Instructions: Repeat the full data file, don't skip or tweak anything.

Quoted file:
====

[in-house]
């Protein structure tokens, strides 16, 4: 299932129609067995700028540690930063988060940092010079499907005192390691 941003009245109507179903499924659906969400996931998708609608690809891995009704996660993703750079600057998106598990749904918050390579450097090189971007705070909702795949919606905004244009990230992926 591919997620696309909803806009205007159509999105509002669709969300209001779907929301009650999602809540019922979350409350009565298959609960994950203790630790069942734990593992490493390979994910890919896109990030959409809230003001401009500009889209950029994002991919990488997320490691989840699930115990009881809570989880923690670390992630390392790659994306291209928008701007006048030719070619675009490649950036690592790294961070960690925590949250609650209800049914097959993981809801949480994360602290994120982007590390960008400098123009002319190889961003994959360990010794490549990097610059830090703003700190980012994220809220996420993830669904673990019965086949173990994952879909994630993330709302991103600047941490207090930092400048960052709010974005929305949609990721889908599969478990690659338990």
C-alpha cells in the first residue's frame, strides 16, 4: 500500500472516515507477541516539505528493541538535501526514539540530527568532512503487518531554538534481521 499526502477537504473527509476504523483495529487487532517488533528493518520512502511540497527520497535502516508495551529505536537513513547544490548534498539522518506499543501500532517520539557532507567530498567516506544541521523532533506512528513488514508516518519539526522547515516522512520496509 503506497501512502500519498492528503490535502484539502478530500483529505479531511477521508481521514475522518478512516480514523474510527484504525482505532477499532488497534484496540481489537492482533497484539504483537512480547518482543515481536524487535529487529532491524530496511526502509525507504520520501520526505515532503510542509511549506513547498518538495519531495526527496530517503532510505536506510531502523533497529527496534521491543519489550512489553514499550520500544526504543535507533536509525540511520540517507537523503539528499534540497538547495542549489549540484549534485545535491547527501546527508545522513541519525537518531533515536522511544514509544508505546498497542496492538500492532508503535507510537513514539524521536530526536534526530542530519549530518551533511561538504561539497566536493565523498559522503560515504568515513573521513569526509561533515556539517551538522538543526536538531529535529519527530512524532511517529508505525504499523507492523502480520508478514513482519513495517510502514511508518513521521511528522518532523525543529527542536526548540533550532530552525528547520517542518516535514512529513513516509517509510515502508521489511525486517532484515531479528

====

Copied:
[in-house]
């Protein structure tokens, strides 16, 4: 299932129609067995700028540690930063988060940092010079499907005192390691 941003009245109507179903499924659906969400996931998708609608690809891995009704996660993703750079600057998106598990749904918050390579450097090189971007705070909702795949919606905004244009990230992926 591919997620696309909803806009205007159509999105509002669709969300209001779907929301009650999602809540019922979350409350009565298959609960994950203790630790069942734990593992490493390979994910890919896109990030959409809230003001401009500009889209950029994002991919990488997320490691989840699930115990009881809570989880923690670390992630390392790659994306291209928008701007006048030719070619675009490649950036690592790294961070960690925590949250609650209800049914097959993981809801949480994360602290994120982007590390960008400098123009002319190889961003994959360990010794490549990097610059830090703003700190980012994220809220996420993830669904673990019965086949173990994952879909994630993330709302991103600047941490207090930092400048960052709010974005929305949609990721889908599969478990690659338990």
C-alpha cells in the first residue's frame, strides 16, 4: 500500500472516515507477541516539505528493541538535501526514539540530527568532512503487518531554538534481521 499526502477537504473527509476504523483495529487487532517488533528493518520512502511540497527520497535502516508495551529505536537513513547544490548534498539522518506499543501500532517520539557532507567530498567516506544541521523532533506512528513488514508516518519539526522547515516522512520496509 503506497501512502500519498492528503490535502484539502478530500483529505479531511477521508481521514475522518478512516480514523474510527484504525482505532477499532488497534484496540481489537492482533497484539504483537512480547518482543515481536524487535529487529532491524530496511526502509525507504520520501520526505515532503510542509511549506513547498518538495519531495526527496530517503532510505536506510531502523533497529527496534521491543519489550512489553514499550520500544526504543535507533536509525540511520540517507537523503539528499534540497538547495542549489549540484549534485545535491547527501546527508545522513541519525537518531533515536522511544514509544508505546498497542496492538500492532508503535507510537513514539524521536530526536534526530542530519549530518551533511561538504561539497566536493565523498559522503560515504568515513573521513569526509561533515556539517551538522538543526536538531529535529519527530512524532511517529508505525504499523507492523502480520508478514513482519513495517510502514511508518513521521511528522518532523525543529527542536526548540533550532530552525528547520517542518516535514512529513513516509517509510515502508521489511525486517532484515531479528